The Mishings, the tea tribes, the Bodos, Tiwas and Khasis had perhaps loved Bhupen-da most of all. One of his great contributions was bringing their words and their songs to a cultural set-up that was hierarchical and believed in the binary of "us and them". Bulu O' Mishing Dekaati, a song retelling the tragic love story of Jonkey and Paanei (based on Rajani Kanta Bordoloi's Miri Jeeyori) brings to light how petty social fractures (both within the Mishing community and in antagonism to the Assamese people) were responsible for marking an end to the young couple's future. Hazarika urges Disang youngsters of that time to look at the waters of Disang uniting in the Luit as an example of peace and co-existence in nature. He He He Dhole Dogore is another case in point. Based on a Khasi folk tale (lok gatha), this song seeks points of cultural intersection between Meghalaya and Assam. It skilfully elevates the flute of a Khasi farmer to Krishna's flute in Hindu mythology, equalising the commoners with the ruling class. Similarly, the golden threads of Muga silk of Assam that make up the beautiful Khasi female attire Jainsem find themselves alive in these lyrics.
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The identity of being Assamese was never exclusive. In Bhupen-da’s songs, fusion occurred spontaneously, like the meeting of rivers.

Influenced by American civil rights activist and singer Paul Robeson early in his career, his leftist ideas led him to the Indian People's Theatre Association (IPTA). With respect to literary craft he was attached to Jyoti Prasad Agarwala and Bishnu Prasad Rabha, both of whose compositions were rich in revolutionary ideas. Today, he is revered for carrying their legacy forth beyond the Northeast as well.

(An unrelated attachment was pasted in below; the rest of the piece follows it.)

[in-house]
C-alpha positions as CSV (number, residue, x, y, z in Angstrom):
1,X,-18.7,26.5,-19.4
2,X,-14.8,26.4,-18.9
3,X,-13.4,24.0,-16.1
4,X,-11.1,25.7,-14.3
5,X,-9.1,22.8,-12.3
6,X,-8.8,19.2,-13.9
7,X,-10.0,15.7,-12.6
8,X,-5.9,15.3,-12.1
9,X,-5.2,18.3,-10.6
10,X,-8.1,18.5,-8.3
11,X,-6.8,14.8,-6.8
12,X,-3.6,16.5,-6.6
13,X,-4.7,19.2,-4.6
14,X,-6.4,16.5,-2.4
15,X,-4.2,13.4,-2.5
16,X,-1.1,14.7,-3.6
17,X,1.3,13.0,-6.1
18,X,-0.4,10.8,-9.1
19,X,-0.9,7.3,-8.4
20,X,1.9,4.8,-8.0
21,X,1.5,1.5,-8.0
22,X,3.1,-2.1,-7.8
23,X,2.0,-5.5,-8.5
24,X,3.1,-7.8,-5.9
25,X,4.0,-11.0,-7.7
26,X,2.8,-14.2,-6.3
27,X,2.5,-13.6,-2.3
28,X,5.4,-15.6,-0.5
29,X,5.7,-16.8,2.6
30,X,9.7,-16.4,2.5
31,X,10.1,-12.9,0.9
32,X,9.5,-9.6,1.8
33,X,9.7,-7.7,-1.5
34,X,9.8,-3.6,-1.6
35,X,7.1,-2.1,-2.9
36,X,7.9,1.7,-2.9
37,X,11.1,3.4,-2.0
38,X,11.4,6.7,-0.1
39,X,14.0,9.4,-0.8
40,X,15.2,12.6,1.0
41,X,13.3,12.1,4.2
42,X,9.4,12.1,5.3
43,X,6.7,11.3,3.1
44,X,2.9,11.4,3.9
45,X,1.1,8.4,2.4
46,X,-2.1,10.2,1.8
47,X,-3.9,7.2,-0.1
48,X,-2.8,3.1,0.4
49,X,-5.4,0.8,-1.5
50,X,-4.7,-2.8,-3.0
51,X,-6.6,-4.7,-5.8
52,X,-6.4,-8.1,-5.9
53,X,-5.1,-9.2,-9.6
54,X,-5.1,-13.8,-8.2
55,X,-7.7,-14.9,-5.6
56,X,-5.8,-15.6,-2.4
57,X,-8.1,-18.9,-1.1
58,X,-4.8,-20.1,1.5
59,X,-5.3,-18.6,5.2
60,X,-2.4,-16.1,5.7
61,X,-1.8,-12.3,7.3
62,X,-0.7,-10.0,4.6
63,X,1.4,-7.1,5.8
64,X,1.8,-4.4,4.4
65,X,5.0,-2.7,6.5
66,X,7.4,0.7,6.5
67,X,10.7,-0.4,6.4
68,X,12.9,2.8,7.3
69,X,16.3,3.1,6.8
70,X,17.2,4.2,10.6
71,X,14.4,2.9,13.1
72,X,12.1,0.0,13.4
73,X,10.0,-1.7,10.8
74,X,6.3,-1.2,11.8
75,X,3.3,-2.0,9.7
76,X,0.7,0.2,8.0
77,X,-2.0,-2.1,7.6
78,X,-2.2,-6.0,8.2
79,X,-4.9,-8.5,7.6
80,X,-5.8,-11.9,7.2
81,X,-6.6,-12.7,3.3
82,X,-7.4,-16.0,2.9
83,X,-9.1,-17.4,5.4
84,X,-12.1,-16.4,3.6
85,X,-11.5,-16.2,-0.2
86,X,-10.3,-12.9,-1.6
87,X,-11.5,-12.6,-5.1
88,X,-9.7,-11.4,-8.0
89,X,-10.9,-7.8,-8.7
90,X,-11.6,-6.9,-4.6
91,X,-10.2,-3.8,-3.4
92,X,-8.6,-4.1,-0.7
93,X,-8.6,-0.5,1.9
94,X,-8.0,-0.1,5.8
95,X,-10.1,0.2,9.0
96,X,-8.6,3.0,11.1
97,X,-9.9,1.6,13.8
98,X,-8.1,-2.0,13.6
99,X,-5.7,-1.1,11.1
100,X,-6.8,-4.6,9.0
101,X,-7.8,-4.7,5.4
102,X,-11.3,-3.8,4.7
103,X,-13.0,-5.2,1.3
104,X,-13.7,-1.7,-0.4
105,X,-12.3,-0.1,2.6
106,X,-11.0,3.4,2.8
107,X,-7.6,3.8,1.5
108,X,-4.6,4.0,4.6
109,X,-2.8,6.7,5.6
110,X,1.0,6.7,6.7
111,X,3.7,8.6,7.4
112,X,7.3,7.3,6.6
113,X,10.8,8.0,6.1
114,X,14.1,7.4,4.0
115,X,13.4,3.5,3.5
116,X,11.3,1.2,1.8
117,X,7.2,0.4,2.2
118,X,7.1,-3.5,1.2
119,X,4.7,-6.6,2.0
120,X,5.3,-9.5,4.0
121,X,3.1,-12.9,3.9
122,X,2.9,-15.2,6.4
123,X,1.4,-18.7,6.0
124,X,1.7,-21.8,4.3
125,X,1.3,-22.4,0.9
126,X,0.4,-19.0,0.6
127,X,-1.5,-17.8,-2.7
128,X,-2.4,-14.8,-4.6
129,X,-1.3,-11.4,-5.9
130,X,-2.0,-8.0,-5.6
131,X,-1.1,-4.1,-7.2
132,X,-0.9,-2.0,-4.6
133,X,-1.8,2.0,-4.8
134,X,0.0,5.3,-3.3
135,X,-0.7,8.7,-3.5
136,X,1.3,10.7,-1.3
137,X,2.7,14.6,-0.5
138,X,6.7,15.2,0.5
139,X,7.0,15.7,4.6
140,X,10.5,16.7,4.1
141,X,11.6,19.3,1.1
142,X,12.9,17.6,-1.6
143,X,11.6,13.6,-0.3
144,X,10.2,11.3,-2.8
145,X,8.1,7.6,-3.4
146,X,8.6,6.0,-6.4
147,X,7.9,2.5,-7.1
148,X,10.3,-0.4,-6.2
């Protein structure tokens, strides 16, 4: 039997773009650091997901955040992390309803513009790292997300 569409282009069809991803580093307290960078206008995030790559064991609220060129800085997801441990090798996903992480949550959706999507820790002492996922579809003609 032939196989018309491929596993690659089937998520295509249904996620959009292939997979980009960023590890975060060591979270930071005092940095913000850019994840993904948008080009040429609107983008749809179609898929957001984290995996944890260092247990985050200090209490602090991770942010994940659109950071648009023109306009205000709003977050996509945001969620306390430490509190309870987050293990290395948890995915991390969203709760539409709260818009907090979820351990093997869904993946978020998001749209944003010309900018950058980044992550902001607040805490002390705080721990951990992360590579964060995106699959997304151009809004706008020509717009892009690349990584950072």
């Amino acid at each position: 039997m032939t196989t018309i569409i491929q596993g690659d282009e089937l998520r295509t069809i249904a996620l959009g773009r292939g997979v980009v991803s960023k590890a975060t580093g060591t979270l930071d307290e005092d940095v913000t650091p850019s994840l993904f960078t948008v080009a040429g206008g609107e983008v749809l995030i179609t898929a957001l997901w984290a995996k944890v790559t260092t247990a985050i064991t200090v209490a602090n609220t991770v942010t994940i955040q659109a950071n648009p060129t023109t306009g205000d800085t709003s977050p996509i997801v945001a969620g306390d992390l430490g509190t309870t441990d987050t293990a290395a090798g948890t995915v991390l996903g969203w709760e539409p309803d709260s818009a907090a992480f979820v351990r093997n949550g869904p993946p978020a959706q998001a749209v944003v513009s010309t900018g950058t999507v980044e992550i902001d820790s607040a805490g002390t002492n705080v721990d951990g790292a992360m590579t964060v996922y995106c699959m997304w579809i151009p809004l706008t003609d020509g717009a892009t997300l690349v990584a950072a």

Nabina Das, author of the recent short-story collection House of the Twining Roses, comments on her love for Hazarika's songs. "The famous Dola, Hey Dola is an anthem for progressive writers, activists, students all over India. For me, particularly, Bhupen-da's lesser known Bangla songs such as Aaj jibon khunje paabi are unique in that they marry Bangla lyrics to the Assamese "Bihu-xuriya", complete with the pepa (horn pipe) tune and effusive claps of the hands."
 
Das reminded me of the forgotten songs of the tea garden tribes. The romances of Jhumur dancers are immortalised in Bhupen-da's songs. Shameli, Loshmi, Sompa and many other women in his songs spoke directly to their lovers and the society in general; even this was radical for its time. Axom Dekhor Baagicare, Jigi Jagi Jau and Jonokpuror Janokiye all throw light on the lives of the hardworking tea garden community; their hopes, disappointments and their irrevocable determination to continue the celebration that is life. As they left their homes and settled in Assam, they also dance to the tunes of Husori, Bihu, Borgeet and Bagrumba. According to Bhupen Da, who explored their part of the story in the making of Assamese identity, they would love to be called "Assamese".